Cyanide poisoning killed lottery winner, officials say
By Stefano Esposito Staff Reporteremail@example.com January 7, 2013 11:28AM
This undated photo provided by the Illinois Lottery shows Urooj Khan, 46, of Chicago's West Rogers Park neighborhood, posing with a winning lottery ticket. The Cook County medical examiner said Monday, Jan. 7, 2013, that Khan was fatally poisoned with cyanide July 20, 2012, a day after he collected nearly $425,000 in lottery winnings. (AP Photo/Illinois Lottery)
Updated: February 9, 2013 6:14AM
Last June, Urooj Khan literally jumped for joy as he stood in a Far North Side 7-Eleven, having just learned he held a $1 million-winning instant lottery ticket.
Less than a month later, Khan, 46, died at his West Rogers Park home — of apparent hardening of the arteries. But now, Khan’s death has been reclassified as a homicide, and investigators say he died from cyanide poisoning.
Investigators are moving toward exhuming Khan’s body for further tests, Cook County Chief Medical Examiner Stephen J. Cina said Monday.
“That seems to be the way things are heading,” Cina said. “Depending on the condition of the body, we may be able to document the extent of any pre-existing conditions and do additional toxicological testing on other specimens.”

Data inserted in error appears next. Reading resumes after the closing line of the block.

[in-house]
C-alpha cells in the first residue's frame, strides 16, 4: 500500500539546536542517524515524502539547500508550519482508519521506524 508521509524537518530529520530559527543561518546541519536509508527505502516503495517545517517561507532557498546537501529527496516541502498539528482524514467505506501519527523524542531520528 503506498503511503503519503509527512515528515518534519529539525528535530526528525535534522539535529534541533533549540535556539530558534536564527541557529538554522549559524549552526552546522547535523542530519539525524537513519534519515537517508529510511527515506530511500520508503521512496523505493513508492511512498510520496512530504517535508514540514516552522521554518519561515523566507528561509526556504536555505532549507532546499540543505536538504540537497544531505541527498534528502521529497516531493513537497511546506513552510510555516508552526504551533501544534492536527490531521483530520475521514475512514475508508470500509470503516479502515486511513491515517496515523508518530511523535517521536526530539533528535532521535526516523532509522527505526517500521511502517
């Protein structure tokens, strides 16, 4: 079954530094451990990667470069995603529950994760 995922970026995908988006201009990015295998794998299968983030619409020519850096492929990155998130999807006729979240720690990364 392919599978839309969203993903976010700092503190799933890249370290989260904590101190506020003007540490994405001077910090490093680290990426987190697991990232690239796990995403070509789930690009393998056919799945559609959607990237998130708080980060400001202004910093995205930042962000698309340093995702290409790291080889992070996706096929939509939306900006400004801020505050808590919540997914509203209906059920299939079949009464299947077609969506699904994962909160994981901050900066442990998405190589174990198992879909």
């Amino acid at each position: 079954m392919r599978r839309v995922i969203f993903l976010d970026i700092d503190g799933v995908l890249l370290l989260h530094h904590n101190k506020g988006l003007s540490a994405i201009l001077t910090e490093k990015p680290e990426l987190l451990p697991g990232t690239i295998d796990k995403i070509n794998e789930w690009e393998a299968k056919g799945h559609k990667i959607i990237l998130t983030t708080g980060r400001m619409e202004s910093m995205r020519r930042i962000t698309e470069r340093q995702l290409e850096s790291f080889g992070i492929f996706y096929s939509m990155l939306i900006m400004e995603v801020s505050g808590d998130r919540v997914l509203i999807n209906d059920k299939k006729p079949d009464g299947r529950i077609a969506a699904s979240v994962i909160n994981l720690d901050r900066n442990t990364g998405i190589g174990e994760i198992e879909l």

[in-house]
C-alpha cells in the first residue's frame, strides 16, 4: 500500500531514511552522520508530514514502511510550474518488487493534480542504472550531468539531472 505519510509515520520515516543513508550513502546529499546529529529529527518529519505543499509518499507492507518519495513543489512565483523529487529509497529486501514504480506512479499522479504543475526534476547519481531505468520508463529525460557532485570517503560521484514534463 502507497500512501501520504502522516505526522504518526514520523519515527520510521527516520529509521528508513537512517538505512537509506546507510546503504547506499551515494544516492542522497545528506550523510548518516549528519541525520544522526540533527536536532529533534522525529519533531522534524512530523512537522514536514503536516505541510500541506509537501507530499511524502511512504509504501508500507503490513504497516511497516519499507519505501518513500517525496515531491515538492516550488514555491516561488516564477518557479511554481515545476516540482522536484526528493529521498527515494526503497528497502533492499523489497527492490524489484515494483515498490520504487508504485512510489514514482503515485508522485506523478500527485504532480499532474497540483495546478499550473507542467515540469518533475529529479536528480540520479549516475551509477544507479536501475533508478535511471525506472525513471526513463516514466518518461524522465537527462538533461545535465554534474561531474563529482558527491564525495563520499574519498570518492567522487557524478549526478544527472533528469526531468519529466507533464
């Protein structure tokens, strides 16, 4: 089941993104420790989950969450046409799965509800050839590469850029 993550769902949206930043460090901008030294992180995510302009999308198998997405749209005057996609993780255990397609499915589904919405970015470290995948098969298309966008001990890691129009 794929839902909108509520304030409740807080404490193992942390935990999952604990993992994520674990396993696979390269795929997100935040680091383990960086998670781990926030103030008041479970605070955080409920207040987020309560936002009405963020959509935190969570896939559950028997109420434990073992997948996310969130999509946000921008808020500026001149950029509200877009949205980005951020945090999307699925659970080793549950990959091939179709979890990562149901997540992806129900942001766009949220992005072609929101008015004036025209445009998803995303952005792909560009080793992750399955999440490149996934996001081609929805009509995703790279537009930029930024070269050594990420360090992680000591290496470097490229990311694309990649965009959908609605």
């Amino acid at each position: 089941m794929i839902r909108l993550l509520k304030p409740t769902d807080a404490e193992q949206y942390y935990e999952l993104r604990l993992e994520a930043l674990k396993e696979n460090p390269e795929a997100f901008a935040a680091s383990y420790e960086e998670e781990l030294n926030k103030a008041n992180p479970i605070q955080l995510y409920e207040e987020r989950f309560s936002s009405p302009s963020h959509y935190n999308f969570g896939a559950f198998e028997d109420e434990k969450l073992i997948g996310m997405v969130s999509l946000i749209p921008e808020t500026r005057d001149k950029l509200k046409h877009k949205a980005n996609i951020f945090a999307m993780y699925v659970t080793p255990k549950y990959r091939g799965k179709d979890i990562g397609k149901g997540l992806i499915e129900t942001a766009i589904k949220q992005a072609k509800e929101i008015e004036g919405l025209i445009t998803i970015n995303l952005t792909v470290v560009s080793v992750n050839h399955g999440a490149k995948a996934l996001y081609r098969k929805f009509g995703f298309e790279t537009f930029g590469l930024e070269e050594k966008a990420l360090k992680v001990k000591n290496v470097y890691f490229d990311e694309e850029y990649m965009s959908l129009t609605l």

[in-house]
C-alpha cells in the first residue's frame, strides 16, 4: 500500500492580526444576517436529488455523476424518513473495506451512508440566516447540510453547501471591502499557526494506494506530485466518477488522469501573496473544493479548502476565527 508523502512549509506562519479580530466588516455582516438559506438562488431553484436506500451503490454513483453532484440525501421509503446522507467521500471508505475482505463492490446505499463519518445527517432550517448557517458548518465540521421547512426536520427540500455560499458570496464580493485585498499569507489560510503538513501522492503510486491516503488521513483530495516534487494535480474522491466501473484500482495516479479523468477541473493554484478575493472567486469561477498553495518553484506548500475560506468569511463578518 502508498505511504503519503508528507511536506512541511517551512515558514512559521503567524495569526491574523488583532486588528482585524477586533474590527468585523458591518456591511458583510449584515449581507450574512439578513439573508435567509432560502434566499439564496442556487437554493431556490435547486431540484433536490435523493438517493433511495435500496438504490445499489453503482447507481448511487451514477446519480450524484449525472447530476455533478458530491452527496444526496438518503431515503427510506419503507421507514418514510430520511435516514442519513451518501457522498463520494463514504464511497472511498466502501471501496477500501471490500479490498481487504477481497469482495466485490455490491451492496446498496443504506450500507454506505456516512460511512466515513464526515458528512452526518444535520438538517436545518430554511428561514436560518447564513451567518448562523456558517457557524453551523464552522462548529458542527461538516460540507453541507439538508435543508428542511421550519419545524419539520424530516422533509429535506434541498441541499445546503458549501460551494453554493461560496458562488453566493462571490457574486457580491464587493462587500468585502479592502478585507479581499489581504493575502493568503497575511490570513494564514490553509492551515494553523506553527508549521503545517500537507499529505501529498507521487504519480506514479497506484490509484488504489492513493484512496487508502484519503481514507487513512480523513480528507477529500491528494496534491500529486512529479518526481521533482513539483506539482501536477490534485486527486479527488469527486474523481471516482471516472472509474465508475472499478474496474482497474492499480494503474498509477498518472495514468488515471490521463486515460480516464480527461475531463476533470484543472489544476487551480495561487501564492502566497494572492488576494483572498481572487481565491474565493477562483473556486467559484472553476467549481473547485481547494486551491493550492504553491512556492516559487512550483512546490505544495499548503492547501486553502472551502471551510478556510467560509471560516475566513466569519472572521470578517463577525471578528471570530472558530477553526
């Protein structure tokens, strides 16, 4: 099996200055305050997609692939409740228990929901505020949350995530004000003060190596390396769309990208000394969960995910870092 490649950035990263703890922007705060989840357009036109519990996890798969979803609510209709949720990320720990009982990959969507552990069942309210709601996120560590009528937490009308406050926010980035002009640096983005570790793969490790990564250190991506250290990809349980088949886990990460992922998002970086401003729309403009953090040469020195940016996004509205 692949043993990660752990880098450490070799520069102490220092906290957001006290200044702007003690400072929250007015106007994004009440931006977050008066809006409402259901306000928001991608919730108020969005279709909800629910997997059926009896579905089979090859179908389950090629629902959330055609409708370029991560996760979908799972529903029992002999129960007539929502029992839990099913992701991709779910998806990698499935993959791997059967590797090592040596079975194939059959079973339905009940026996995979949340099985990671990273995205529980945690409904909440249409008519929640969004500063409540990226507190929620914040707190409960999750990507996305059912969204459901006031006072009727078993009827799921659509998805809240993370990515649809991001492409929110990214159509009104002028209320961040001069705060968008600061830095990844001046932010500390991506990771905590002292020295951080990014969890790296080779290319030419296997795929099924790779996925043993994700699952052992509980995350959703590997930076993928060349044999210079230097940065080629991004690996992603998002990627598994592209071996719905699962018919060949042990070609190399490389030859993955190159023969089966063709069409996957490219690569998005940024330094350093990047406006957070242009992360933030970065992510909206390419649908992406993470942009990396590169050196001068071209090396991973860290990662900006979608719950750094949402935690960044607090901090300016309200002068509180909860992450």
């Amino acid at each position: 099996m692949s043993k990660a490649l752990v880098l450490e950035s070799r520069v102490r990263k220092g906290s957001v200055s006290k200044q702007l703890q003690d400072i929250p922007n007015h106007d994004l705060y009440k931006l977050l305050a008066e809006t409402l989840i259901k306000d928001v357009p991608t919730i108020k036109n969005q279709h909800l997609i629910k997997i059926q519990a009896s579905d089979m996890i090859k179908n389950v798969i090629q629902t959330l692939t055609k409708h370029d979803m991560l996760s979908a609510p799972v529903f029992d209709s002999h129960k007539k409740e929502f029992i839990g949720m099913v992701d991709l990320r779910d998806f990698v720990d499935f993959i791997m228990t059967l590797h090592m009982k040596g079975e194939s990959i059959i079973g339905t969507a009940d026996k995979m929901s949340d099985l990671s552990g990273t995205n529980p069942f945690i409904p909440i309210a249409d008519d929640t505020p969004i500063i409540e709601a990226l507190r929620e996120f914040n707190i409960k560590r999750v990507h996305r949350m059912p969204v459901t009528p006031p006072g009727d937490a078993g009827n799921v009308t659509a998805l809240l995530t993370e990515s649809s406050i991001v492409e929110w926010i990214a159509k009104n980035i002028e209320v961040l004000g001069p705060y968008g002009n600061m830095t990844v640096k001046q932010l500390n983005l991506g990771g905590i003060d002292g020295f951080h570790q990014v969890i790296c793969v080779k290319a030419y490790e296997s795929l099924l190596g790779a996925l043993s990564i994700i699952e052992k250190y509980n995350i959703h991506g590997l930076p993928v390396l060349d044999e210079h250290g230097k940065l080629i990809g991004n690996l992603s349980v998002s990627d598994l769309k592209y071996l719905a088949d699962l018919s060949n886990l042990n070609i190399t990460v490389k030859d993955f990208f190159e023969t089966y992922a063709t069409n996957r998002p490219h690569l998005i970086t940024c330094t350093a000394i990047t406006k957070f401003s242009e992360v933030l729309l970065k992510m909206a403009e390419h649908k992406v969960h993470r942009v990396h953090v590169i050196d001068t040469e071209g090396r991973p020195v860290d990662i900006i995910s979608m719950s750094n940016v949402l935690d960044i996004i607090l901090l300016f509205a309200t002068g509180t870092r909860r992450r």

Khan, who told the Illinois Lottery that he planned to invest some of his winnings in his dry-cleaning business, was pronounced dead at St. Francis Hospital in Evanston July 20. At the time, the medical examiner’s office did an external exam but no autopsy.
“At the time, there was no suspicion of foul play based on the history provided,” Cina said.
But a few days after that exam, Cina said his office got a call from one of Khan’s family members.
The caller said, “There may be more to it than a natural death, and they asked us to look into it further,” Cina said, refusing to provide more details.
Further testing revealed a lethal dose of cyanide, Cina said.
“For now, the death certificate says cyanide toxicity and the manner of death says homicide,” Cina said.
Khan’s family, which includes a wife and daughter, could not be reached for comment Monday.
Contributing: Michael Lansu